.WAFL (l()|K o(Ç!kntry(7o5FHey=< o(Ç!kurl Dhttp://www.poetrylives.com/SimplyHaiku/SHv3n1/haibun/Mary_King.htmlmime text/htmlhntt"9b4050-1113-41c0f610"hvrsdata Simply Haiku: An E-Journal - Haibun

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Spring 2005, vol 3 no 1


Haibun ~ Mary King


Autumn

In New England, the seasons can turn overnight. On this day, the touch of fall chill in the air quickens the steps of those on their way to work. As I walk down the crowded city street, I see a small brown and yellow finch on the sidewalk. He doesn't seem to be able to fly and I'm certain he will soon be stepped on by someone passing by. It's quite easy to catch him and pick him up--he is so small that he fits into my cupped hand with room to spare.

this small life
the beating of its heart
against my palm

Not knowing what to do, and with finch still in hand, I begin to walk. The finch is silent; he doesn't move at all and he closes his eyes the way birds do when they're frightened. After two or three blocks, however, he begins to stir just a little as though he is just becoming aware of his surroundings. I stop at the corner and loosen my hold slightly, and when I do, he finds his escape and flies, flies up to the awning of a tall office building.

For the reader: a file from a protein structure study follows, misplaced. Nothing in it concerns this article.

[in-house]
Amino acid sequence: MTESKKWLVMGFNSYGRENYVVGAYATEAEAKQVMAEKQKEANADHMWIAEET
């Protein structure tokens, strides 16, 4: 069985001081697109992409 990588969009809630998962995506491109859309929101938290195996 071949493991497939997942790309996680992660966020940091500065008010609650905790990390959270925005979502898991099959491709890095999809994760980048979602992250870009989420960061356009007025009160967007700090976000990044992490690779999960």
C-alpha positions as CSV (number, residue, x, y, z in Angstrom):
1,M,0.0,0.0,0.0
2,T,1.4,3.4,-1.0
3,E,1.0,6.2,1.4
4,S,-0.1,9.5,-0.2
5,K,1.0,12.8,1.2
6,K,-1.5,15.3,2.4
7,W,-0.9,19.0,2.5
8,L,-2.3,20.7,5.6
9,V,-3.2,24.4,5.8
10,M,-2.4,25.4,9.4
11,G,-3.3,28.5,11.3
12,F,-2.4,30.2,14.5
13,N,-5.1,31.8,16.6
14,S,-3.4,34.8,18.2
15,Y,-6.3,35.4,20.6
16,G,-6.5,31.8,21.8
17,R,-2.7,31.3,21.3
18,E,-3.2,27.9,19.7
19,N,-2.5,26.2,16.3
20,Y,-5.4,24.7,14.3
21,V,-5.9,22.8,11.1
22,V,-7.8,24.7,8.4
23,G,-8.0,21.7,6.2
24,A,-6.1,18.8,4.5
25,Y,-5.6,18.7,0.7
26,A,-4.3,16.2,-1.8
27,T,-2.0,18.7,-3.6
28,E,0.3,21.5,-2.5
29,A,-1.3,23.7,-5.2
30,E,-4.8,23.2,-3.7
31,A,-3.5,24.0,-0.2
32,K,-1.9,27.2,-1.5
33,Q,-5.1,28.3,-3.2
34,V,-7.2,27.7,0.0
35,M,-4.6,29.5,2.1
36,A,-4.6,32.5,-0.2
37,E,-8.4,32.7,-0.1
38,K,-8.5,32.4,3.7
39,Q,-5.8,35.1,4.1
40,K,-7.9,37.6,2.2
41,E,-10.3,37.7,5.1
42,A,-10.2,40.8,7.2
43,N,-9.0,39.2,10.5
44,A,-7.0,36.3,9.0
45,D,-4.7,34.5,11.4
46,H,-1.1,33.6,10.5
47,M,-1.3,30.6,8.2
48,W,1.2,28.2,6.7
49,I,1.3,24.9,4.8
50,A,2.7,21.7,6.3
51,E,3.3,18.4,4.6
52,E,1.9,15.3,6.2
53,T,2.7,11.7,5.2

morning-weary crowds
suddenly
bird song

People standing close by me have seen him fly from my hand. They look at me and smile as though they think I've performed a wonderful magic trick and hope I'll do another. We watch as the finch, whom I've named Atticus, leaves his perch on the building and flies, strong and sure now, to the little park across the street and vanishes into green leaves.

summer bird
what will you do
when winter comes


Mary King lives in Massachusetts. She has been writing short fiction for years. She has had haiku published in The Heron's Nest and Temps Libres.


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